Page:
Other Minds

DOI: 10.4324/9780415249126-V022-1
Version: v1,  Published online: 1998
Retrieved April 22, 2021, from

5. Criteria and other minds

Treating other minds as theoretical entities, though an alternative to the analogical inference, takes the form of a hypothetic inference. Criterialists, by contrast, have sought to avoid the one case problem by eschewing any form of inference. They have insisted that the link between behaviour and mental states is neither entailment (as in behaviourism) nor an inductive inference. The link is claimed to be conceptual and such links are characterized as criterial. Behaviour is a criterion for the presence of mental states. It has been claimed by some that such a non-inferential connection is required if we are to have any concept of the experiences of others.

An example of such a claimed non-inferential link would be the claim that itching is conceptually linked to scratching, not merely contingently correlated. Our concept of itching is that it disposes one to scratch. It is further claimed that scratching is, thereby, evidence of itching, given that itching disposes one to scratch.

That there are such conceptual links has been widely argued and widely denied. That, if there are, they would provide a sufficient basis for belief in the mental states of other people has been, if anything, even more vigorously contested. The thrust of the attack on the use of criteria to support belief in other minds seems to be that such conceptual links fail to bridge the gap between observed behaviour and the unobserved inner states to which they are conceptually linked. If there is no entailment directly from the one to the other, and there is no appeal to some form of inductive inference, it is argued that we are left with the gap. The gap cannot be crossed by fiat, as it were.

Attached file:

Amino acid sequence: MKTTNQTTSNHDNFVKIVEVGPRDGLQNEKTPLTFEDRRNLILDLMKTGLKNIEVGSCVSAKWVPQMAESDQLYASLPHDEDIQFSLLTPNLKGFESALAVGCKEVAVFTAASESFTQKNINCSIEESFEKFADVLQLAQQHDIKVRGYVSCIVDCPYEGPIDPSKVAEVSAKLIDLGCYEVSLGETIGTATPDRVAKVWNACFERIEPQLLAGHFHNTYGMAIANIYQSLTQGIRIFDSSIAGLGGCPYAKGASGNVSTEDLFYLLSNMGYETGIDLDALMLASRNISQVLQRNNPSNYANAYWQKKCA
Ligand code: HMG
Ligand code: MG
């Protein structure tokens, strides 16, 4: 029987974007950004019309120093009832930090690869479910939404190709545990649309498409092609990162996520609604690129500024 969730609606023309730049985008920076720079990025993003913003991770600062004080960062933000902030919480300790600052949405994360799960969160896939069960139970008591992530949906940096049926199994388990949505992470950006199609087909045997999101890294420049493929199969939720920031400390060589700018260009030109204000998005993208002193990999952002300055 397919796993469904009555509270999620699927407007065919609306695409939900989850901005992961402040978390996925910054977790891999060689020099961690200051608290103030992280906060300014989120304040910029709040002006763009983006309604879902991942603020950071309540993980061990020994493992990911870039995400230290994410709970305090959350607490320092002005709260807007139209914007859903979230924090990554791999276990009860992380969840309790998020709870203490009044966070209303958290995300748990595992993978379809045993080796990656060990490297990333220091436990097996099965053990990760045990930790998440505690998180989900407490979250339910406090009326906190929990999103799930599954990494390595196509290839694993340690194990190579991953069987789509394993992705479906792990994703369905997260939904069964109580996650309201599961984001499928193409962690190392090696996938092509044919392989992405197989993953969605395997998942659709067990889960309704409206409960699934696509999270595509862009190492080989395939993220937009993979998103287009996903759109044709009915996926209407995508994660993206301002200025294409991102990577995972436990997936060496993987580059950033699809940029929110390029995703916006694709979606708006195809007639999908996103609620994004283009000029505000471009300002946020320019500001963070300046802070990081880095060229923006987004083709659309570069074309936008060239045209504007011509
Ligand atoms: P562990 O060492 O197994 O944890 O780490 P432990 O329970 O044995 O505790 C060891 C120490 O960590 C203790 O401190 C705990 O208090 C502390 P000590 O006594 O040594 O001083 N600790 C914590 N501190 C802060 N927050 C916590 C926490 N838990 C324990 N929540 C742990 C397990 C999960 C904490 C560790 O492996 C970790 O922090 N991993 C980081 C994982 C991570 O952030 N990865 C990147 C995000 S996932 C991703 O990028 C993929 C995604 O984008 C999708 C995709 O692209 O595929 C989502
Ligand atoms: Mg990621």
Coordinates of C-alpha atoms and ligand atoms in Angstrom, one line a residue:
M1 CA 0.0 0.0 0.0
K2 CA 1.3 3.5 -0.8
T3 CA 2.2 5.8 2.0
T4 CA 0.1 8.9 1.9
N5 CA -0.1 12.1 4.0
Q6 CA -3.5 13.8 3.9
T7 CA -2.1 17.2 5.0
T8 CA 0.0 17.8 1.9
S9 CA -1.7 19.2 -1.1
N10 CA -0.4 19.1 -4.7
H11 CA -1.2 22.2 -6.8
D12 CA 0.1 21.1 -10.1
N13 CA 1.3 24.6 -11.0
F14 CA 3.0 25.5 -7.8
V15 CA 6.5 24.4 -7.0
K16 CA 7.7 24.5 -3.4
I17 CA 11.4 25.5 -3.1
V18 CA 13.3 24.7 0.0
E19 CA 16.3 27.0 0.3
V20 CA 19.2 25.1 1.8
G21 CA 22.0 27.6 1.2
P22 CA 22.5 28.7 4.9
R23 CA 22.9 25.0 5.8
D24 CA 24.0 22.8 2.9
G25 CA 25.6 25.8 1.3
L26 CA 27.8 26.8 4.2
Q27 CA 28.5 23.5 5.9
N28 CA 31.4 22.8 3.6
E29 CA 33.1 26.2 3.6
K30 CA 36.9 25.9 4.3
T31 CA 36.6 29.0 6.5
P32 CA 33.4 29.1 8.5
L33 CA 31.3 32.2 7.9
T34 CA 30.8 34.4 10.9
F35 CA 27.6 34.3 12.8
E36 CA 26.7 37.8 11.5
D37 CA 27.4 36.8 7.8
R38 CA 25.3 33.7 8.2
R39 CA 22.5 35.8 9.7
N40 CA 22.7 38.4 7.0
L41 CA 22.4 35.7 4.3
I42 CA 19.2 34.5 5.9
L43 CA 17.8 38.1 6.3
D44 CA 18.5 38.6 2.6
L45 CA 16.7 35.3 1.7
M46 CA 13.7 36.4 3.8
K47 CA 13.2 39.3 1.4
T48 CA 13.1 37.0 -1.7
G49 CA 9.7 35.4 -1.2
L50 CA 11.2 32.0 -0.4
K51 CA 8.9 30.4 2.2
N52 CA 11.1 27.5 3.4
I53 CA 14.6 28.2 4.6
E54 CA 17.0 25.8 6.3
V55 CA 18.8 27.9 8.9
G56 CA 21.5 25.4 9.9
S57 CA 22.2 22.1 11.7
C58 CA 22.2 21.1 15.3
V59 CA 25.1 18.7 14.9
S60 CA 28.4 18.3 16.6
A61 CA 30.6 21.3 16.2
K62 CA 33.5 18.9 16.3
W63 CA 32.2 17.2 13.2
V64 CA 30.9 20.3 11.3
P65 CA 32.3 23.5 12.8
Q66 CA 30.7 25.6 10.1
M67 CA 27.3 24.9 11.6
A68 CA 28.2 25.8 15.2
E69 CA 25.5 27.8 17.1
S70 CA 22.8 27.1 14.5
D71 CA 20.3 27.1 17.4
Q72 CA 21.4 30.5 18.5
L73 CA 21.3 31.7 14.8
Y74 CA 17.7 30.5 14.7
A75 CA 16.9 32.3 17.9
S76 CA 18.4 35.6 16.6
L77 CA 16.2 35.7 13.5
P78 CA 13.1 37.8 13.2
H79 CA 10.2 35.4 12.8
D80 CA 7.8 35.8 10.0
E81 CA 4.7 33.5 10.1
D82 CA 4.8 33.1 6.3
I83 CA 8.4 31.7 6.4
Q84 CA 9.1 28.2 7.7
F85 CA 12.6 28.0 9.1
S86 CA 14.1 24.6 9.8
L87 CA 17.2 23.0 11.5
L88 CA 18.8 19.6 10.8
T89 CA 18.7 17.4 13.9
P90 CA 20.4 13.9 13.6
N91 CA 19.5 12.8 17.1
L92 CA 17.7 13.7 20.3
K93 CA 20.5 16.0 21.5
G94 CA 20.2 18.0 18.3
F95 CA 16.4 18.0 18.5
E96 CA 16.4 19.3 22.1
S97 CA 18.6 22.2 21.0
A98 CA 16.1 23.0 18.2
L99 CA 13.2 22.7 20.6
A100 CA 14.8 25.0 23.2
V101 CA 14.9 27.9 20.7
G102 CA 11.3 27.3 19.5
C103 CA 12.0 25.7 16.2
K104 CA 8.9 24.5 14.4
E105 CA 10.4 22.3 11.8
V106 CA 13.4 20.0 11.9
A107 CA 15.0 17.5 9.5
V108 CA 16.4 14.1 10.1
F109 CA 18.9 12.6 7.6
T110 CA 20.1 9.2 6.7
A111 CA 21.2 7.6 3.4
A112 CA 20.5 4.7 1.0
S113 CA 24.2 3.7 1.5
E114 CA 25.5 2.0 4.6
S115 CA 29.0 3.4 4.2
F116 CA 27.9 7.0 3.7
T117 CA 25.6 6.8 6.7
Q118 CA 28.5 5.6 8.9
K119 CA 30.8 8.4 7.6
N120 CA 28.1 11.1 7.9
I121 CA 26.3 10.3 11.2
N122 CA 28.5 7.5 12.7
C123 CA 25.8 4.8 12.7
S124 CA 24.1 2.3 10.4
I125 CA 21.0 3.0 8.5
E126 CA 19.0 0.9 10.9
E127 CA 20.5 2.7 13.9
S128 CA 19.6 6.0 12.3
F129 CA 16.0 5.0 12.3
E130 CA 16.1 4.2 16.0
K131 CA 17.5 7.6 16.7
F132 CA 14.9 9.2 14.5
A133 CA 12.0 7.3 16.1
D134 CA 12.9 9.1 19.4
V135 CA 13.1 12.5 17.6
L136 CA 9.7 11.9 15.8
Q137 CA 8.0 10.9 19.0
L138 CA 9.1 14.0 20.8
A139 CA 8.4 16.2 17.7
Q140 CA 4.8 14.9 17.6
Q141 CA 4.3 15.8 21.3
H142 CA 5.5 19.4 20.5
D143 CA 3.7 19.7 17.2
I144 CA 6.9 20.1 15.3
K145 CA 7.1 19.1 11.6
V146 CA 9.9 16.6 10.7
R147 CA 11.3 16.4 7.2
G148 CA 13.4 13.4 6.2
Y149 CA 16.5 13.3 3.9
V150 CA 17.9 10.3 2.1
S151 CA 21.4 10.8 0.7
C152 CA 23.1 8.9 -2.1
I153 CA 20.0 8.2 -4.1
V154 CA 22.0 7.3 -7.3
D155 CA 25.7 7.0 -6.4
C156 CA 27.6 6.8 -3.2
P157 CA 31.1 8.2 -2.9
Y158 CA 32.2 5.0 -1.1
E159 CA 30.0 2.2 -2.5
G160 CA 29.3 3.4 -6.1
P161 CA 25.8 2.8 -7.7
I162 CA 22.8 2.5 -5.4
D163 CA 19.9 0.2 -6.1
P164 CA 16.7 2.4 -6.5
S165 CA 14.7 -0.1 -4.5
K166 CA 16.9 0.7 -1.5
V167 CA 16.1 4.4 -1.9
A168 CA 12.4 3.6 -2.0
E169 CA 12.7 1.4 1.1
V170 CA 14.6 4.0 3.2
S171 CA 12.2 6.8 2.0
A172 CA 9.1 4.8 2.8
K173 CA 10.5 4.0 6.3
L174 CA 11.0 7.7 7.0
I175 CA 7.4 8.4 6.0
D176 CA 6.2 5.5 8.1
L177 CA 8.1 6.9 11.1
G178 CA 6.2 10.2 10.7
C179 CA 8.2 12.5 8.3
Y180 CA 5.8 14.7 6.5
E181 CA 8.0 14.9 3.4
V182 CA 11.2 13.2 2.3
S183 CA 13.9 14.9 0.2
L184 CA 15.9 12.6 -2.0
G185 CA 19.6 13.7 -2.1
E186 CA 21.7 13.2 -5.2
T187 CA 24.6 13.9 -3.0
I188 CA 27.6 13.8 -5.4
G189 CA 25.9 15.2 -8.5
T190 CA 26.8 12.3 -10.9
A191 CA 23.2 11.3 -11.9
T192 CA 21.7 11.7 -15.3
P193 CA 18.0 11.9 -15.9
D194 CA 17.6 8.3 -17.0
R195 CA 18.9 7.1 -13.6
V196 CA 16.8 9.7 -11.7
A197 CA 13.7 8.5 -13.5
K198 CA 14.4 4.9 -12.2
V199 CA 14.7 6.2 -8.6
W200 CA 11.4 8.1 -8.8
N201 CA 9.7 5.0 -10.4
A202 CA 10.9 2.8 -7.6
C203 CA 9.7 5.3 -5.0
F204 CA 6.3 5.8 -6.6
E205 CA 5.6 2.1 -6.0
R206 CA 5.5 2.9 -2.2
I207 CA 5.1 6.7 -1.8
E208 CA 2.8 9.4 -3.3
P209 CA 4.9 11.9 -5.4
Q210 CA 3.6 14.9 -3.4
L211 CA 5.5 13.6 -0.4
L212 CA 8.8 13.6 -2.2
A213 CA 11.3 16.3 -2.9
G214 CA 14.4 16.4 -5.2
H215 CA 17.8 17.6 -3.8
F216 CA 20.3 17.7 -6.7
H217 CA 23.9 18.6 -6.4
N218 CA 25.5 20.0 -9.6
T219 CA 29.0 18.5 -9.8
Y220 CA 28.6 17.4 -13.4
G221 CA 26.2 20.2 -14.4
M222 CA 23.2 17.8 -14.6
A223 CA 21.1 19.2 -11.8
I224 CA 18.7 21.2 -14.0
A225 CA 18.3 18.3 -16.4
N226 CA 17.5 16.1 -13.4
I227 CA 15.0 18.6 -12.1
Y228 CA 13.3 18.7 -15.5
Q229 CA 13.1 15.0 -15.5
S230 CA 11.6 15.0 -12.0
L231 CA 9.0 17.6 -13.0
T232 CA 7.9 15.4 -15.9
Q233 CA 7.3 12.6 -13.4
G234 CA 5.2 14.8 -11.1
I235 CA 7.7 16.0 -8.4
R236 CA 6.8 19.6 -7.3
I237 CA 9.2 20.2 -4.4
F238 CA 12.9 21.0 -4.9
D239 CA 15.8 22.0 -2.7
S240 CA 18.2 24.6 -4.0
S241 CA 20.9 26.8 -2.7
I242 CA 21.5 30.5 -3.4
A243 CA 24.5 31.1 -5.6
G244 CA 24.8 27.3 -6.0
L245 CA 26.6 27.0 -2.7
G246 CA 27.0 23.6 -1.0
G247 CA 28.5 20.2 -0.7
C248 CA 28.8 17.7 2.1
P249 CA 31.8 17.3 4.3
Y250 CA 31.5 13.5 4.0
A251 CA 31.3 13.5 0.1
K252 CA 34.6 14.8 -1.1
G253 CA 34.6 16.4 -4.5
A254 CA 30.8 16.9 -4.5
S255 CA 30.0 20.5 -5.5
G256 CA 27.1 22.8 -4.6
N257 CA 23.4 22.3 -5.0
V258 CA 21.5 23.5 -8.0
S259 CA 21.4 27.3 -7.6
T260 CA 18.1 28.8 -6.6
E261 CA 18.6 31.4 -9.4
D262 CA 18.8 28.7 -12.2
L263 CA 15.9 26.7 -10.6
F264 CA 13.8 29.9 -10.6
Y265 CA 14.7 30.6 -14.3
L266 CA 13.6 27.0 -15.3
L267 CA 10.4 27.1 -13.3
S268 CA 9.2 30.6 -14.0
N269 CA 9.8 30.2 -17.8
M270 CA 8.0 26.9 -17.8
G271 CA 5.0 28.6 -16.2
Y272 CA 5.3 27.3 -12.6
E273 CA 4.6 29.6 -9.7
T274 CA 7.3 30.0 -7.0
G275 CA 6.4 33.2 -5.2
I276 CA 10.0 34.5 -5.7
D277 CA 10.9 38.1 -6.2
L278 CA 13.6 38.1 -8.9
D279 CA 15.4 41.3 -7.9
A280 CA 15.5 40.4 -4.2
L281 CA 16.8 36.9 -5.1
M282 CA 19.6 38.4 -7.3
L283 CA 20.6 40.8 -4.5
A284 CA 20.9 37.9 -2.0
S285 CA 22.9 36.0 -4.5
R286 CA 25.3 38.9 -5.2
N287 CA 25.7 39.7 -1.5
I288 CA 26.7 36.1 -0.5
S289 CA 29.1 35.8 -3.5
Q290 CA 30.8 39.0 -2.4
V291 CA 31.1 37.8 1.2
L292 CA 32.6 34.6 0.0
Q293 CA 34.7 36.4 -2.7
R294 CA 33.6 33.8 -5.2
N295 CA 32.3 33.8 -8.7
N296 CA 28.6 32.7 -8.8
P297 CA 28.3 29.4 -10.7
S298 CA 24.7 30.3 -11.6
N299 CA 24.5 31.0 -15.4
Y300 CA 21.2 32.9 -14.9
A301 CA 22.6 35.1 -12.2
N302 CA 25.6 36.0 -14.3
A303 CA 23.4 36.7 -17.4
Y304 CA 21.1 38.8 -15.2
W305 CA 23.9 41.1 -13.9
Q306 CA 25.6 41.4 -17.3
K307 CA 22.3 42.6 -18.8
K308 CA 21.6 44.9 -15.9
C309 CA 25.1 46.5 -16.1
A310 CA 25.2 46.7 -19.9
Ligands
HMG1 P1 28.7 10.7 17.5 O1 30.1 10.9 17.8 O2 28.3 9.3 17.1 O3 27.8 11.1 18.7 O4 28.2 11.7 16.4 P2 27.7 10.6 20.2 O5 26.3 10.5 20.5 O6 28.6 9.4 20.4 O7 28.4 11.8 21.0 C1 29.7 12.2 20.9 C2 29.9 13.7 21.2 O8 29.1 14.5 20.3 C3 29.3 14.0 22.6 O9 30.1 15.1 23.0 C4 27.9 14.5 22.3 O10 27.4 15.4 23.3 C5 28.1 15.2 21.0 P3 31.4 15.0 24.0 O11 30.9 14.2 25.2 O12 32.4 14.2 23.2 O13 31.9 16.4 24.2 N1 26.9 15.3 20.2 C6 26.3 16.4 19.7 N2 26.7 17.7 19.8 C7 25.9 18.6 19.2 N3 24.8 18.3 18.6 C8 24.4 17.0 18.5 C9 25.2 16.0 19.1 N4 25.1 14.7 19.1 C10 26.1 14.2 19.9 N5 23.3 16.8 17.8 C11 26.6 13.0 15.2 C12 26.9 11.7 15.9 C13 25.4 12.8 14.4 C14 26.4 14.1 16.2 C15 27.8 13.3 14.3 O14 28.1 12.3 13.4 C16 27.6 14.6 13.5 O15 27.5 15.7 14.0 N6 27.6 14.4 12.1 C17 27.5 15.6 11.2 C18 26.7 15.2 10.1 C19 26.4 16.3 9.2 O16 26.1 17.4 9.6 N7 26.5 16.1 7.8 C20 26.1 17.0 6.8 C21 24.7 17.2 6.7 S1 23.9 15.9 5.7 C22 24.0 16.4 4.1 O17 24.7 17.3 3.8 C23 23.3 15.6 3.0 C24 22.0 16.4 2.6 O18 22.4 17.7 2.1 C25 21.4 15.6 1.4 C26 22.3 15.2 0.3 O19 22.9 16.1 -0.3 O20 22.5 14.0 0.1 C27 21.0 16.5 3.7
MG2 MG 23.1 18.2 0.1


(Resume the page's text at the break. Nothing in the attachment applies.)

One way of understanding what has been called the attitudinal approach to other minds, is to see it as going beyond other uses of criteria in insisting that our conception of other human figures is that they are souls, have experiences. That is how we perceive them. It is as immediate as that, preceding any belief. This criterial view seems, however, to inherit the criterial gap. However we conceive of reality, our conceptions might be mistaken. There are attitudes to things and people which, though more immediate and deeper than inferential belief, are, nevertheless, mistaken (racist and sexist attitudes might be given as instances).

Citing this article:
Hyslop, Alec. Criteria and other minds. Other Minds, 1998, doi:10.4324/9780415249126-V022-1. Routledge Encyclopedia of Philosophy, Taylor and Francis,
Copyright © 1998-2021 Routledge.

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